Helping young people in difficult circumstances is challenging – but organisations are well placed to assist each other
There is no perfect plan for youth services, particularly where they are most needed.
Offering help to young people in difficult circumstances throws up a number of problems, with local knowledge often a significant help with engagement – however, that is not to say that different challenging environments do not share a lot in common.
‘Difficult circumstances’ is a broad term encompassing, but not limited to, any combination of growing up in poverty, poor mental health or a sense of weak prospects, involvement or closeness to crime or antisocial behaviour, or more. Often these are interlinked.
In Northern Ireland, the third sector plays a huge role in trying to obviate against these issues and any problems stemming from them. Co-operation is vital, even ideas sharing between groups whose frontline work doesn’t necessarily overlap.
Late last year, a number of youth organisations, and others who work with young people in various capacities, where brought together in Crumlin Road Gaol to discuss Delivering Youth Services in Challenging Environments.
The event was organised by the Urban Villages Initiative – a statutory initiative established as part of Together: Building a United Community, with the aim of sharing lessons from the frontline and ideas best practice.
Three North Belfast organisations made presentations about their ongoing work but the event involved groups from all five Urban Village areas in NI – Ardoyne and Greater Ballysillan in North Belfast; Colin (West Belfast); the Lower Newtownards Road (East Belfast); Sandy Row, Donegall Pass and the Markets (South Belfast); and the Bogside and Fountain areas of L’Derry.
Northern Ireland Alternatives is a charity that grew out of a restorative-justice pilot project in the Greater Shankill area that began two decades ago. The success of this pilot saw it expand into other areas and it now has five different branches – North, East and South Belfast, and North Down, as well as the original Greater Shankill.
Alternatives offers a wide range of different services such as Intensive Youth Support, Mediation and Community Support, and works with NEETs and on Employability Services (including its START programme, in conjunction with Include Youth, which operates in Greater Shankill, South Belfast and North Down).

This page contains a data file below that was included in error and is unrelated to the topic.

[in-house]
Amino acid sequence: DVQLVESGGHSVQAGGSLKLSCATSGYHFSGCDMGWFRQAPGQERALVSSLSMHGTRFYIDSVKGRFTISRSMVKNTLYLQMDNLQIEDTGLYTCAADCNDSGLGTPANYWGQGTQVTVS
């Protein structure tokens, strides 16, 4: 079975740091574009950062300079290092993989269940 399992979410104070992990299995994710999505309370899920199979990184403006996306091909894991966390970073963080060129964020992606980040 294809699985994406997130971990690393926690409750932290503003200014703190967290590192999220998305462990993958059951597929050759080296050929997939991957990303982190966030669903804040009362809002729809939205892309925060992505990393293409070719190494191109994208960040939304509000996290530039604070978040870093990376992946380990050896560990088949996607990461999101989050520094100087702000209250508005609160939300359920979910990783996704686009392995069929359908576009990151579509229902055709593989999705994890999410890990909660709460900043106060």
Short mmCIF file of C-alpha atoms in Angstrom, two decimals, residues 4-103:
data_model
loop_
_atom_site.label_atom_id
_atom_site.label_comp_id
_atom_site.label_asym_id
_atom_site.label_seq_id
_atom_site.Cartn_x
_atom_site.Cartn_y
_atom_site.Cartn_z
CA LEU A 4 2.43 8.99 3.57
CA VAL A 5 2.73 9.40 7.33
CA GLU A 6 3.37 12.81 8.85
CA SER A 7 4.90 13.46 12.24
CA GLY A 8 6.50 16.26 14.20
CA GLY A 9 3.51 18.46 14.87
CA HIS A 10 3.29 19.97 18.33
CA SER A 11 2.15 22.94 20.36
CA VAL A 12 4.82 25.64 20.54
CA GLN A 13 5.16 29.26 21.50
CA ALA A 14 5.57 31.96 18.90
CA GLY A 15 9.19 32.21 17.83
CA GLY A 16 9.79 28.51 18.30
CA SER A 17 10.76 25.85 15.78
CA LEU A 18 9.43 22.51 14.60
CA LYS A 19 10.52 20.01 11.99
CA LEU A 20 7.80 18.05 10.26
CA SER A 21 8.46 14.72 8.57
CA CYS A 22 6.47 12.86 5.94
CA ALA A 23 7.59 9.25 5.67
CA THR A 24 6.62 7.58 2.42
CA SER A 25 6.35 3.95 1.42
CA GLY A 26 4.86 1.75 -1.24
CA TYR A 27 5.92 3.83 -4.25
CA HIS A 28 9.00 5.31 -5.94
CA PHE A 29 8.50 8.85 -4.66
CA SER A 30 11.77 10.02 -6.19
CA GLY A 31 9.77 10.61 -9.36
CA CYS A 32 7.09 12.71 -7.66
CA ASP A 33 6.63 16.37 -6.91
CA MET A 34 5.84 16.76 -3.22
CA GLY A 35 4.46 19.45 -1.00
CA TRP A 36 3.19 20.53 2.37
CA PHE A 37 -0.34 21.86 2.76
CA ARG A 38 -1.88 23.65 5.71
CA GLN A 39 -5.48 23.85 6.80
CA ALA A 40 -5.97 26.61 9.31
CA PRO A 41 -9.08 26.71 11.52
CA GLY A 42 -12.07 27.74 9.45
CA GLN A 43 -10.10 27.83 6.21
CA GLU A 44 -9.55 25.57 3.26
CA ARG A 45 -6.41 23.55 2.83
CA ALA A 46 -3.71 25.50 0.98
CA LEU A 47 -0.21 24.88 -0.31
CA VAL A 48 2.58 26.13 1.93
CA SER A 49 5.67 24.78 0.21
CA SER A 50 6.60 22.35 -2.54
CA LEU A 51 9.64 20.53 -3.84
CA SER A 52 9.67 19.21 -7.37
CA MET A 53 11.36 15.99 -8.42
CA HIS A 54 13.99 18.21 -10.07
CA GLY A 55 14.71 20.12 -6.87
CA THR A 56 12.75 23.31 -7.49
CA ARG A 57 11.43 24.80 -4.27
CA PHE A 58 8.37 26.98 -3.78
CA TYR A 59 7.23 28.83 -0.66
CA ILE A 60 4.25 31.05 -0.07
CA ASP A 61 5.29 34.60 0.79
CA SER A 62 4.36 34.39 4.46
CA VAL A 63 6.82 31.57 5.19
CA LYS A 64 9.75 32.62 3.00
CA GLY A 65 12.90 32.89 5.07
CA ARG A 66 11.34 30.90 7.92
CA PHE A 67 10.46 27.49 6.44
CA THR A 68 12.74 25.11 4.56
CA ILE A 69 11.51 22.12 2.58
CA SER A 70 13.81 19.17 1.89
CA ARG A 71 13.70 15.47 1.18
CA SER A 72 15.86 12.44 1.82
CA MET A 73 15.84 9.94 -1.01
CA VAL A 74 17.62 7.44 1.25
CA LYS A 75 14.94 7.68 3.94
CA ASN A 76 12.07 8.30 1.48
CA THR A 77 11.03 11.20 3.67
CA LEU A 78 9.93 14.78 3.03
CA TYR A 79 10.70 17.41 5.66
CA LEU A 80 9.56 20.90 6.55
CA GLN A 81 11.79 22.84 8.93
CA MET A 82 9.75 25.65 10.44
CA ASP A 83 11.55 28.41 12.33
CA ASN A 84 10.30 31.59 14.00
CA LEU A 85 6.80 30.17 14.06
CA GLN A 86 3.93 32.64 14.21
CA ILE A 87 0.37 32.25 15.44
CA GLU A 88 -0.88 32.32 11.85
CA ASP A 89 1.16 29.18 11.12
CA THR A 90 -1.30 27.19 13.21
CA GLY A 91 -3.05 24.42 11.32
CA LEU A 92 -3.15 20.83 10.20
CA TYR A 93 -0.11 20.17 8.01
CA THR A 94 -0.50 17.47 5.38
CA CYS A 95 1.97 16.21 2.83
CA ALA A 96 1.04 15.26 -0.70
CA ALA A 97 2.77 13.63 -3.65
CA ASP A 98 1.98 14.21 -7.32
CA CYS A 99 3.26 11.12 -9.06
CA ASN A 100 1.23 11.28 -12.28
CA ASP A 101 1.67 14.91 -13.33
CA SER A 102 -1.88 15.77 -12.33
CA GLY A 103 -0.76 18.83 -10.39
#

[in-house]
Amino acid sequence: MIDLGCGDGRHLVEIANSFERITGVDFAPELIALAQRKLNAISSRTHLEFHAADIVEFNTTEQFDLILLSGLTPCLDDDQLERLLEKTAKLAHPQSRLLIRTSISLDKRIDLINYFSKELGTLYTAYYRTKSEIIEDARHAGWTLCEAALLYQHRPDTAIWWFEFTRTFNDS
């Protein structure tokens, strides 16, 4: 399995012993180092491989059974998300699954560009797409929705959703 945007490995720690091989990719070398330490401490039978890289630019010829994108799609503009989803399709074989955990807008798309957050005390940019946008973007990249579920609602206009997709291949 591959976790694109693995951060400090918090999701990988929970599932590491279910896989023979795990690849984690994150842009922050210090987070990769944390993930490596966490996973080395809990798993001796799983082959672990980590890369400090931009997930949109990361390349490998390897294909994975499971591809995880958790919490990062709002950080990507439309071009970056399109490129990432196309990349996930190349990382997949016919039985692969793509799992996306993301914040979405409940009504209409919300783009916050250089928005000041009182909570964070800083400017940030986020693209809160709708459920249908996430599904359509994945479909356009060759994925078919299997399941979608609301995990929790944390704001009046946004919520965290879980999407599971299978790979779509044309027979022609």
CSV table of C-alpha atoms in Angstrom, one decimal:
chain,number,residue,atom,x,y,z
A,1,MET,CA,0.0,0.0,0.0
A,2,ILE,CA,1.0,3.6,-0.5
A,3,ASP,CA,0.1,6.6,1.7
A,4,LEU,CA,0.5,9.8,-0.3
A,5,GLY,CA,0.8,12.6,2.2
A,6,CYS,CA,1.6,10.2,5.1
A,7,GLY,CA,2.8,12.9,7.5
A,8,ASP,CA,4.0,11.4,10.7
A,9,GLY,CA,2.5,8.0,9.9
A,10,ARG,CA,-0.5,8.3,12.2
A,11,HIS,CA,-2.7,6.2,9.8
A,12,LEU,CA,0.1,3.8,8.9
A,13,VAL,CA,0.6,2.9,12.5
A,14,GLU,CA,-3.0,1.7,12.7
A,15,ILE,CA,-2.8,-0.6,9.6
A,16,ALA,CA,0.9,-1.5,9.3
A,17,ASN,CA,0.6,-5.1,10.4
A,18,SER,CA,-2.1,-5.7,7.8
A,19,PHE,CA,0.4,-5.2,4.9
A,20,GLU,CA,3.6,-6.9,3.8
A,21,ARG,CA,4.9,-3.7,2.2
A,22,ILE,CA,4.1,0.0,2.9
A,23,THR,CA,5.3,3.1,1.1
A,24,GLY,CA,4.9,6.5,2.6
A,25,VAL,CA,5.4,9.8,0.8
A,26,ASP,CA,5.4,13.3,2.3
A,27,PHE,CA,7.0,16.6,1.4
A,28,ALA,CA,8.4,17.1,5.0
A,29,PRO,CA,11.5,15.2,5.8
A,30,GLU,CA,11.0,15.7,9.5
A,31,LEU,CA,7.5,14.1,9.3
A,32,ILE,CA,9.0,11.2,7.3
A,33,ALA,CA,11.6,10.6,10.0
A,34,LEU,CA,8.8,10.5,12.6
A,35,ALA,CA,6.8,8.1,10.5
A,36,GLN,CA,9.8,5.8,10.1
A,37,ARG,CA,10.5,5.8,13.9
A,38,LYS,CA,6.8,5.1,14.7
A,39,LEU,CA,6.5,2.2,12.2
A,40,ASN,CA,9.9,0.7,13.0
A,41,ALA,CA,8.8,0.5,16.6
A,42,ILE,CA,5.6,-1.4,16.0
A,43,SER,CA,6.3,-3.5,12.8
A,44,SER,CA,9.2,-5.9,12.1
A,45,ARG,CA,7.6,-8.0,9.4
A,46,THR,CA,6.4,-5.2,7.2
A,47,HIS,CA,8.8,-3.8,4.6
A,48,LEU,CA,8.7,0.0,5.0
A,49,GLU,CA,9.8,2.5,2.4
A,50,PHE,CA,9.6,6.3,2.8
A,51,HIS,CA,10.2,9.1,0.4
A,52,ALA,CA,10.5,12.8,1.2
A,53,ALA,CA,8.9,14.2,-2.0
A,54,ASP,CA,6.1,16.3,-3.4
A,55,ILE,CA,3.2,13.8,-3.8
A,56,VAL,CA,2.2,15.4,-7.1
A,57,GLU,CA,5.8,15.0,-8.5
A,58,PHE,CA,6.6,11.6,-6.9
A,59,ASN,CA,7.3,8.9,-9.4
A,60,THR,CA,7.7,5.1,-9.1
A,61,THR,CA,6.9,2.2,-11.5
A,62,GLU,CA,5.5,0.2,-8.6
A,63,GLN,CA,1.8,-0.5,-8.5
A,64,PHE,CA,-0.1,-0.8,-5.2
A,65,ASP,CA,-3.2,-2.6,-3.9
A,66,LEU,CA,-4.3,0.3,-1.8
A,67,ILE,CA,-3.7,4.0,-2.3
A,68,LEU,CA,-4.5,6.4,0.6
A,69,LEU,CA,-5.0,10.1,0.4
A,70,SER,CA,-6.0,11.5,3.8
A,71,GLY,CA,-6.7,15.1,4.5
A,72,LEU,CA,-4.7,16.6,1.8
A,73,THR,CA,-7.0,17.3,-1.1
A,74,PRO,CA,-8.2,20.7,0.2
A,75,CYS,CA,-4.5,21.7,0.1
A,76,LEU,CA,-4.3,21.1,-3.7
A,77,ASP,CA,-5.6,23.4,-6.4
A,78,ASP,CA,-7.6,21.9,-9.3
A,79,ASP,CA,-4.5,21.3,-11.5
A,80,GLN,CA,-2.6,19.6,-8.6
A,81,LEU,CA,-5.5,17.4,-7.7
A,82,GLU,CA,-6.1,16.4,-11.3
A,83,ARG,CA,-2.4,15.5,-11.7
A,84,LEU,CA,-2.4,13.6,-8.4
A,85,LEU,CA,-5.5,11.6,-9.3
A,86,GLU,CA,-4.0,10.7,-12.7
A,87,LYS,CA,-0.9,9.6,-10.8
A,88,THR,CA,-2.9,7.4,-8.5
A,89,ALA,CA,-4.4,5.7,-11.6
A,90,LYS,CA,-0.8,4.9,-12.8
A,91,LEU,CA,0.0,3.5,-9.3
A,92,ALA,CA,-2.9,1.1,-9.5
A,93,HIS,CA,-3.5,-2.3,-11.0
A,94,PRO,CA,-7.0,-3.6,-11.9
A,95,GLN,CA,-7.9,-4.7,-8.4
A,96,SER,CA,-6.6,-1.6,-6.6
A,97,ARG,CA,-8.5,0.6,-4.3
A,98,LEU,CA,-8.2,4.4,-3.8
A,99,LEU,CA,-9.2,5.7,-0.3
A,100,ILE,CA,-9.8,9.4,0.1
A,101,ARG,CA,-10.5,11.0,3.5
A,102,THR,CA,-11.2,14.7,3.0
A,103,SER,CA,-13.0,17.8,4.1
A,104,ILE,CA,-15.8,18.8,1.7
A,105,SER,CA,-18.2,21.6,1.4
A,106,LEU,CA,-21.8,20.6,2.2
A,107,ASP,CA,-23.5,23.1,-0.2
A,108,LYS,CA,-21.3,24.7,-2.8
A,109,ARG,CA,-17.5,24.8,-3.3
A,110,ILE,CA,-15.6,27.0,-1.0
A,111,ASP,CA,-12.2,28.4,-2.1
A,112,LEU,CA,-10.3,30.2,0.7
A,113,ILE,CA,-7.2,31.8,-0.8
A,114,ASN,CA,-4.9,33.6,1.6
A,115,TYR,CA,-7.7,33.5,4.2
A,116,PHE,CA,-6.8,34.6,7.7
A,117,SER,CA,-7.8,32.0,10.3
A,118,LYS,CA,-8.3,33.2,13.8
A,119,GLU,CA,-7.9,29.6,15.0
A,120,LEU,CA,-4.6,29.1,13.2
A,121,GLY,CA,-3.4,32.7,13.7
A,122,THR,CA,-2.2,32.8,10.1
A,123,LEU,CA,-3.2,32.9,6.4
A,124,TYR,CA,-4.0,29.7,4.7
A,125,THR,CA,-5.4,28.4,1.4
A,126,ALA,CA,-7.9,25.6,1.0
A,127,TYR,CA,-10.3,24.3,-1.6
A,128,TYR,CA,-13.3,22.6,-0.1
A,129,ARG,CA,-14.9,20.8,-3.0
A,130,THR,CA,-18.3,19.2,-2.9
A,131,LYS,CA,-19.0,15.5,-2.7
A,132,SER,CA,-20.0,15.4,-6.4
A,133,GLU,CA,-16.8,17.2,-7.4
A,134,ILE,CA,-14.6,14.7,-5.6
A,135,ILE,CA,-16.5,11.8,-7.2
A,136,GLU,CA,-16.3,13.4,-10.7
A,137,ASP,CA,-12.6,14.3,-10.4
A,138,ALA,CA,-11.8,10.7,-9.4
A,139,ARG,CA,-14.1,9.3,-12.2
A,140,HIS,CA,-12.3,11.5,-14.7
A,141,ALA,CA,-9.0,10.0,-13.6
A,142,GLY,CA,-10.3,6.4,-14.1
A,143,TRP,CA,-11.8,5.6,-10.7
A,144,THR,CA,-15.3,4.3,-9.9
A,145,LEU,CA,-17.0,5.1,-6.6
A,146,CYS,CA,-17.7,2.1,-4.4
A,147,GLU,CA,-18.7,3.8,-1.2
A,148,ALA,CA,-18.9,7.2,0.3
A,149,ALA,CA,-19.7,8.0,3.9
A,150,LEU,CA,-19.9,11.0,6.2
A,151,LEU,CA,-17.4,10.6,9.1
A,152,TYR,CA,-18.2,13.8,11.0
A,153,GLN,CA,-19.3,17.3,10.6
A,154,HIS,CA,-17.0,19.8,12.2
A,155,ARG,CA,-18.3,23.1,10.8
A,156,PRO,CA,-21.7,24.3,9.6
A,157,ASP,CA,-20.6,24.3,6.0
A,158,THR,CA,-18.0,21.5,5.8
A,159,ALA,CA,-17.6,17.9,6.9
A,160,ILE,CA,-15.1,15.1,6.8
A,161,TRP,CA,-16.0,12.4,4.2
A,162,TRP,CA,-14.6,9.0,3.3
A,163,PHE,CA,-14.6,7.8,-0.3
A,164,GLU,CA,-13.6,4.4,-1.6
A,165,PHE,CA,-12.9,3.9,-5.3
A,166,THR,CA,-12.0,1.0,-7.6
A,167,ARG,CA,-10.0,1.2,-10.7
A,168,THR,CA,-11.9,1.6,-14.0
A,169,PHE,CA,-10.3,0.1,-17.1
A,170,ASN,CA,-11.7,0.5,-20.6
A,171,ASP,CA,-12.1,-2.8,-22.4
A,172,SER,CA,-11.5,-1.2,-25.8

Joan Totten, from North Belfast Alternatives, spoke about pathways to further education, training and community work and the impact of these projects across schools and community (Alternatives has information on some of their schools work here).
Catherine Couvert and Shane Whelehan from Ardoyne Youth Enterprise (AYE) outlined some of the statistics gathered from a survey where they listened to young people and gave them a voice in community.
Asking existing or potential service users about what they actually want from providers is becoming accepted best practice across more and more relevant statutory and non-profit initiatives.
This is perhaps even more important when it comes to dealing with young people who are difficult circumstances, who can be acutely suspicious of institutions trying to impose ideas upon them – and who also want to feel like they are been seen and valued as an individual, by another individual, rather than some template person to be handed a bundle of off-the-shelf provision (although this is more or less true of all people, in fact).
Scope previously spoke with AYE about their youth survey – called Listen Up! - which was a mammoth undertaking but which provided young people in the area with a chance to have their voices heard, and gave the organisation with a tremendous amount of valuable information to help them tailor their services.
YEHA and Streetbeat talked about the effectiveness of young people as peer mentors in schools with training and focus on mental health and well-being as well as the creation of safe environments for young people.
The value of co-operation
The event was very well received – which shows the value of sharing ideas.
Debbie McCormick, from the Princes Trust, said: “I think it’s great for the Urban Villages team to get so many people together to talk about the issues that affect young people universally, I think we need to put our heads together more.”
Joan Totten, from NB Alternatives, said: “It was informative and maybe should be done more often, we could create a critical analysis group where we’re holding up our own work and learning from each other across this Urban Villages partnership.”
Linsey Farrell, Director, Urban Villages Initiative, said: “It is great to see how the youth providers across Ballysillan and Ardoyne have come together to share learning on how to deliver better outcomes for young people in their area.
“It was so good to have other youth-focused organisations from across all of the five Urban Village areas in Belfast and Derry~Londonderry attend this event in North Belfast, to take this learning further afield. This type of event builds community capacity and fosters positive community identity as organisations gain a better understanding of each other’s work and how to make a difference in young people’s lives.”
The question now is one of how organisations, along with statutory agencies, can most effectively share ideas in a continuous and efficient way.
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